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Western Justice Center Empowers Educators to Diffuse Conflict and Disarm Bias

Published on Wednesday, July 24, 2019 | 10:05 am


The Pasadena-based Western Justice Center, which advances alternative dispute resolution techniques in courts, communities and schools, held its annual ABCs of Conflict Training Program, an intensive 30-hour professional development deep dive into the power and practice of conflict resolution and restorative justice.

“We have a chance to teach young people a different way to deal with conflict than what they are seeing modeled for them in public life or on social media,” said WJC Executive Director Elissa Barrett. “Imagine what our communities would be like if the next generation was comfortable with conflict and knew how to help people find common ground? Imagine what our communities would be like if educators had the tools to create that seismic shift?”

Sixty educators joined the ABCs of Conflict program this year, which was held during the second half of June 2019. Participants included local teachers, high-level administrators, counselors and youth leaders from a wide range of institutions, including public, independent, magnet, charter and continuing education schools.

The graduates came to ABCs of Conflict knowing that young people face conflict on their school campuses every day – conflict that might arise from economic, family or community stress, or from the impact of our current political discourse.

Educators leave with the skills necessary to empower young people to diffuse conflict and disarm bias. “It’s an amazing training [that allows us] to understand conflict, to understand mediation, to understand real life scenarios that happen in the classroom and outside the classroom,” said one educator. Another participant said, “[I] absolutely recommend this to colleagues of mine at my school site and beyond my school site. This is something all educators should be required to do.”

The 2019 participants join more than 300 ABCs of Conflict alumni who bring fresh skills and renewed energy to their schools.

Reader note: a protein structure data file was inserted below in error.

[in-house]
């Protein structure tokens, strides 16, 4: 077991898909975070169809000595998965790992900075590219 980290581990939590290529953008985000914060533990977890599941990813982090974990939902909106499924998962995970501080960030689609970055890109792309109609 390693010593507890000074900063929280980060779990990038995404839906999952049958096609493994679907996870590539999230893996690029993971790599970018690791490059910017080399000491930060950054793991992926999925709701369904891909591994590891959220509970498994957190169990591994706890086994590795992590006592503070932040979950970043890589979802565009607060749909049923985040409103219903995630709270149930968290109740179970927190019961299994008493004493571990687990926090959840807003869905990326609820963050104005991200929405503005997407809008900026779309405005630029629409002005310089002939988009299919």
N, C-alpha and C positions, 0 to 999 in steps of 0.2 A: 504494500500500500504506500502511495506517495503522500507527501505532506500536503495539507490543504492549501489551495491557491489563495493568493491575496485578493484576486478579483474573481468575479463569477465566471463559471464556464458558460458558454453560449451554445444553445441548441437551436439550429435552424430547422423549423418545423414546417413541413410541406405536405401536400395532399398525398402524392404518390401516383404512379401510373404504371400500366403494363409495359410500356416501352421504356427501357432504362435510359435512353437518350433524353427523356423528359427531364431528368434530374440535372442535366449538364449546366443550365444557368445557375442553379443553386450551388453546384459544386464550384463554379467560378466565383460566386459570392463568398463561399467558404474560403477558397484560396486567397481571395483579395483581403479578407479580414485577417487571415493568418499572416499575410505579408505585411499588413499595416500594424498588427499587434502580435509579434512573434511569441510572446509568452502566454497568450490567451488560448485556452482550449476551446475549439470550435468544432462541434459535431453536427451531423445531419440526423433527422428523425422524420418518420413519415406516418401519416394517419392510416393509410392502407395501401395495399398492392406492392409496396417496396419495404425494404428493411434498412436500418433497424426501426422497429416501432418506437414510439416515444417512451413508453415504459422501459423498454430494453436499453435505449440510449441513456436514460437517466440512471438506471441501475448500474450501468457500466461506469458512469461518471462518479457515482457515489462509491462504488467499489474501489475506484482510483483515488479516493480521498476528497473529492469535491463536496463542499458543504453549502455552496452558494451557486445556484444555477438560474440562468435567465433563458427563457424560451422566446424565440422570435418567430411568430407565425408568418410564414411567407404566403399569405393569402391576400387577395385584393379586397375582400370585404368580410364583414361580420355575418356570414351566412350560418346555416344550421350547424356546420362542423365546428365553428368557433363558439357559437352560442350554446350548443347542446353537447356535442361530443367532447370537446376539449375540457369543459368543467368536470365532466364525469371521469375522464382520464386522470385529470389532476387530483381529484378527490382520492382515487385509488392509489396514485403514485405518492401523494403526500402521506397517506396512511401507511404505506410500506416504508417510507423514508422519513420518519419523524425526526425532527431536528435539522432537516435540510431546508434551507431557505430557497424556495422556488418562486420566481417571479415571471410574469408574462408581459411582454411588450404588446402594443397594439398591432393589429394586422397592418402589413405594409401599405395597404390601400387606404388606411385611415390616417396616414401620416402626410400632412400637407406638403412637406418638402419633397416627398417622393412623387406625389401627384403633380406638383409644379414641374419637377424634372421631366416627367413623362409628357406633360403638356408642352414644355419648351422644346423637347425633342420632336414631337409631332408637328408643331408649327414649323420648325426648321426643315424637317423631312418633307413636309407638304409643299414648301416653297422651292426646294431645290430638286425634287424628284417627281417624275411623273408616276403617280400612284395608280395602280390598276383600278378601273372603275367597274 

These educators, administrators, and youth leaders will offset the current impertinent and divisive trend through the peer-to-peer student mediation and restorative justice practices programs they have implemented in schools in South and East Los Angeles, the San Gabriel Valley, Culver City and the San Fernando Valley.

The force and effect of that collective work is profound. Schools that use conflict resolution programs, such as peer mediation, see as much as a 50% decrease in student suspension rates within their first two years. That is because peer mediators resolve more than 90% of the conflicts they mediate and implement 80-96% of those conflict resolutions.

ABCs of Conflict 2019 was taught by former WJC Conflict Resolution Program Director, Emily Linnemeier, who is pursuing her doctorate at George Mason University’s School for Conflict Analysis and Resolution. Linnemeier was joined by Jason Harper, professional mediator, adjunct professor at the USC Gould School of Law and past president of the Southern California Mediators Association (SCMA). Also on faculty was Schoene Mahmood, Restorative Justice Program Manager at Loyola Marymount University’s Center for Urban Resilience.

ABCs of Conflict includes WJC’s Creating Bias-Free Classrooms program, which uses improvisational theater featuring young actors from WJC’s
Acting for Social Change class at the Los Angeles High School for the Arts. The program provides a learning laboratory where educators can experiment with how best to address bias and bullying, a critical skill in California’s increasingly diverse classrooms.

ABCs of Conflict graduates are eligible to receive an LAUSD salary point with a multicultural credit or a graduate-level extension credit through the University of San Diego.

“We hope that more individual and institutional funders will take a look at the ABCs of Conflict and our companion online conflict resolution curriculum, School Tools,” said Barrett. “We have just scratched the surface of what these trainings can accomplish, and they are needed now more than ever.”

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